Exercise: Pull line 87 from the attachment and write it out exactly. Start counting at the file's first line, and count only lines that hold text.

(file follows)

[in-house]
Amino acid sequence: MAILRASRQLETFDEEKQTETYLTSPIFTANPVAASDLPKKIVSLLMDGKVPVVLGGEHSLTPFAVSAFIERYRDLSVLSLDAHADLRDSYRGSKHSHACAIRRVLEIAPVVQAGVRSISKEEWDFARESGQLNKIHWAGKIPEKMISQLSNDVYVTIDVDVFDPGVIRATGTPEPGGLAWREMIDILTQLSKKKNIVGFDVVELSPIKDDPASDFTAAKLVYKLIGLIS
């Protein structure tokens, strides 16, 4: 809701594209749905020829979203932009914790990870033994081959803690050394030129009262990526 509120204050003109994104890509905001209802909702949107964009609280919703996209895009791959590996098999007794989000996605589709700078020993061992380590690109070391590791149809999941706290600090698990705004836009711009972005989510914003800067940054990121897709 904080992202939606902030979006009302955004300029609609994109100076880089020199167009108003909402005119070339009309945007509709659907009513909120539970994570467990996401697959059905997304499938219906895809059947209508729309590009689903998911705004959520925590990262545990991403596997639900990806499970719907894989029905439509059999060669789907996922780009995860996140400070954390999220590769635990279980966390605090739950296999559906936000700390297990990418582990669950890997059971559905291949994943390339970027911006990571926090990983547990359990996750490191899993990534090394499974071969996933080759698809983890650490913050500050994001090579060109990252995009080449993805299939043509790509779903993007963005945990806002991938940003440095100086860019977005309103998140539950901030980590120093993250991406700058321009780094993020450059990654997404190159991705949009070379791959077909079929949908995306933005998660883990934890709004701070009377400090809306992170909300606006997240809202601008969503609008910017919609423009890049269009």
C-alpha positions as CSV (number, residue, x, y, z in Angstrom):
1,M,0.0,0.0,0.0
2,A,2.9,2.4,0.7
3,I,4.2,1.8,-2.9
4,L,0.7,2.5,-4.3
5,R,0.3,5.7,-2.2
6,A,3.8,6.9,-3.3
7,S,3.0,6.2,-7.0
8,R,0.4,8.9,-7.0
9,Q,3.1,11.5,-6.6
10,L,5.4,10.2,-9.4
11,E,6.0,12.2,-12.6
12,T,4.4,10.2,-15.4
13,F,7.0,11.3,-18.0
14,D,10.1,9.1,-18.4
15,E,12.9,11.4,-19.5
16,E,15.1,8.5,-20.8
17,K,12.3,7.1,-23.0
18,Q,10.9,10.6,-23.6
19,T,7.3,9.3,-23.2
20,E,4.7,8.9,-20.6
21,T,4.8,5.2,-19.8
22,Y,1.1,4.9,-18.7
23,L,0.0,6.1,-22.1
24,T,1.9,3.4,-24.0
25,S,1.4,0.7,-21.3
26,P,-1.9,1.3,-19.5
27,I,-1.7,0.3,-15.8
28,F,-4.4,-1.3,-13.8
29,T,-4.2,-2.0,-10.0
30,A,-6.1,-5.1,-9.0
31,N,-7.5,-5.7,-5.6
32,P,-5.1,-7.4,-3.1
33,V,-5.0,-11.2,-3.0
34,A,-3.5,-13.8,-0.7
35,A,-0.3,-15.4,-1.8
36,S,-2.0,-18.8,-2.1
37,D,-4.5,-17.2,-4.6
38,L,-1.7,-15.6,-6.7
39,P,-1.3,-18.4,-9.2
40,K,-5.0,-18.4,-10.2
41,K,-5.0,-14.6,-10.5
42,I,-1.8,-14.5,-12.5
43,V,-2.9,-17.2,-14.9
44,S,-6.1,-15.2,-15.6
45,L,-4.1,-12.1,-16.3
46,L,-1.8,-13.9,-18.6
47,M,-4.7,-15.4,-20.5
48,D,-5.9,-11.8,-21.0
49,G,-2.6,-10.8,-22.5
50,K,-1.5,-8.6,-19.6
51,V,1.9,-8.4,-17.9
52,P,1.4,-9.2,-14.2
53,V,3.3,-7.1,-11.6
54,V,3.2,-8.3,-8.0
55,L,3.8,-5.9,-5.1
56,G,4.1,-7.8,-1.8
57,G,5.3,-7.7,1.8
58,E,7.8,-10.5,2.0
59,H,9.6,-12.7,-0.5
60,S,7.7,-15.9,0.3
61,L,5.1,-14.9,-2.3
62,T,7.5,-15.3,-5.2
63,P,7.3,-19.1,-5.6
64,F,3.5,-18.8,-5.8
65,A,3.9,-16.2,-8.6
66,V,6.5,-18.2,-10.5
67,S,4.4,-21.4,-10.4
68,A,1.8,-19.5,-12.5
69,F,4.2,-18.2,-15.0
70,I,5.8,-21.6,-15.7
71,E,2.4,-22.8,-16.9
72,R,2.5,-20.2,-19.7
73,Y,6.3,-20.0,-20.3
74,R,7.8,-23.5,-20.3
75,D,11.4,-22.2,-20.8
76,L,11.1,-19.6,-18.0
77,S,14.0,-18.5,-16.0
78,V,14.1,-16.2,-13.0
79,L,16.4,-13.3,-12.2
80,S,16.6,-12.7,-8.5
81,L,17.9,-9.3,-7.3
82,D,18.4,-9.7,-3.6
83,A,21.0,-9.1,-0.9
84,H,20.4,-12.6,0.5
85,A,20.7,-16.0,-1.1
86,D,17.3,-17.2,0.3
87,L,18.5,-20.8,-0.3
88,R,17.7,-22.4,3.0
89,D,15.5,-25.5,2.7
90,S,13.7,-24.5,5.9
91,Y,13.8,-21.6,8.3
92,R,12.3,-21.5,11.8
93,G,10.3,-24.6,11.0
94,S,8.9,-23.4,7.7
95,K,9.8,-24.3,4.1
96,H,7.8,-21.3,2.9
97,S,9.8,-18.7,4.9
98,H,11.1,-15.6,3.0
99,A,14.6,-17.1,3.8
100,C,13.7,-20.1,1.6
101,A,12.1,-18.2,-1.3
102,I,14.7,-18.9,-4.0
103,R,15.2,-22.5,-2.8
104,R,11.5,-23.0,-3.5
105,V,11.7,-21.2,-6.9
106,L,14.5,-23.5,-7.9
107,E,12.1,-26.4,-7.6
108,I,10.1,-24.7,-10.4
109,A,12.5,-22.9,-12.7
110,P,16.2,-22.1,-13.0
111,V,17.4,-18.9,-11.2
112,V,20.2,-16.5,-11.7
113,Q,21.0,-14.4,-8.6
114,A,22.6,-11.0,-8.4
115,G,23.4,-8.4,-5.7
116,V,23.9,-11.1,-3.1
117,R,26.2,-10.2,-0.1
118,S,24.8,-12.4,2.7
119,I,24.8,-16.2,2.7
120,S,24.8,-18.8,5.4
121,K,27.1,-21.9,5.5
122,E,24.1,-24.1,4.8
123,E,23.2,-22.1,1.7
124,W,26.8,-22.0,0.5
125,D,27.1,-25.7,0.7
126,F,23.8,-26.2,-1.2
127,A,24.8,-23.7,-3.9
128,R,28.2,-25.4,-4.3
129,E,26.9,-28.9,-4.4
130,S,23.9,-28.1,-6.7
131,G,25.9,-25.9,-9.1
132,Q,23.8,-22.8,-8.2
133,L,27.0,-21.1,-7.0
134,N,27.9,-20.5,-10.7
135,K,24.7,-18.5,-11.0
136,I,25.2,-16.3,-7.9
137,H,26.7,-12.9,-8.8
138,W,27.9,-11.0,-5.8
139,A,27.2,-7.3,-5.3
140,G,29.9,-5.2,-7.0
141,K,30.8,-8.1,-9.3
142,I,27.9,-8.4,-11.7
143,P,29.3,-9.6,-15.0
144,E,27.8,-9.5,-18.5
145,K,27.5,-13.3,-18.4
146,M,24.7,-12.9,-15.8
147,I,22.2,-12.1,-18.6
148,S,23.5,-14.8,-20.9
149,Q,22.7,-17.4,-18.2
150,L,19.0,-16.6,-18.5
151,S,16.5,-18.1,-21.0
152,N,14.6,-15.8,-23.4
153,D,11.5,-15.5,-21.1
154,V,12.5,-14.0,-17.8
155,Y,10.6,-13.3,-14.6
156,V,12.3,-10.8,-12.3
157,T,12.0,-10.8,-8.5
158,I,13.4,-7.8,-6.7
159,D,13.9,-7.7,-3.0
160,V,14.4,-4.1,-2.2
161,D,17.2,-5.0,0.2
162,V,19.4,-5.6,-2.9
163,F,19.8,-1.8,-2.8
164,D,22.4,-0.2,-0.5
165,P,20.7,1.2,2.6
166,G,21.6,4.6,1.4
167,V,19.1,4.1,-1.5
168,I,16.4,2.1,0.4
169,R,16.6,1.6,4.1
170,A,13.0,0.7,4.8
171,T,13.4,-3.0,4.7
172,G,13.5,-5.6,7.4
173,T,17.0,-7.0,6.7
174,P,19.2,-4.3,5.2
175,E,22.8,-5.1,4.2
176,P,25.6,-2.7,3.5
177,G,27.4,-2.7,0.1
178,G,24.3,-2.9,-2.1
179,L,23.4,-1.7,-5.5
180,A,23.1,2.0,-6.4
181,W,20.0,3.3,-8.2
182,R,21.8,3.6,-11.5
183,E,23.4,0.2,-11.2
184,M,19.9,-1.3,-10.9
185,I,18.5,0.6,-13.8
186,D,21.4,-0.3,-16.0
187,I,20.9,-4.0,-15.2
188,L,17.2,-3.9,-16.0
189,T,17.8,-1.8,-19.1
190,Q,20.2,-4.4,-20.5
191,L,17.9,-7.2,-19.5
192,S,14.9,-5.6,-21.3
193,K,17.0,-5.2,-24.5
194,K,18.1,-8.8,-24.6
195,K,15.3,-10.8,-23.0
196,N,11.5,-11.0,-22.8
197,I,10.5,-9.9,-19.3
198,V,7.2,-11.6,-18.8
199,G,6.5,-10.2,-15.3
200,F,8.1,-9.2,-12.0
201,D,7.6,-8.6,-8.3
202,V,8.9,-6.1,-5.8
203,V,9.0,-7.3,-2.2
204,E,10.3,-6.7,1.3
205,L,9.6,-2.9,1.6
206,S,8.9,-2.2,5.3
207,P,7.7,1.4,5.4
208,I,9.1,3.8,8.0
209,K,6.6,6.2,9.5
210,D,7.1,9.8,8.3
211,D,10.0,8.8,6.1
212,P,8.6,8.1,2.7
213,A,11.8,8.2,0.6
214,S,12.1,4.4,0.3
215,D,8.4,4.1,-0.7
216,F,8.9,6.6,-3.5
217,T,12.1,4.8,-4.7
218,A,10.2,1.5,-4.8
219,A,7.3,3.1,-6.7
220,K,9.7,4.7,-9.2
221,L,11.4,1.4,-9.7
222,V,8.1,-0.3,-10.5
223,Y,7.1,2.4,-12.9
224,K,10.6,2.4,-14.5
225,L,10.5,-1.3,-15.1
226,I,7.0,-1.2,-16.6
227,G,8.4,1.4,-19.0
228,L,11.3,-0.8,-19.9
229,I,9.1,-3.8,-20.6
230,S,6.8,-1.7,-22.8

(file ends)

83,A,21.0,-9.1,-0.9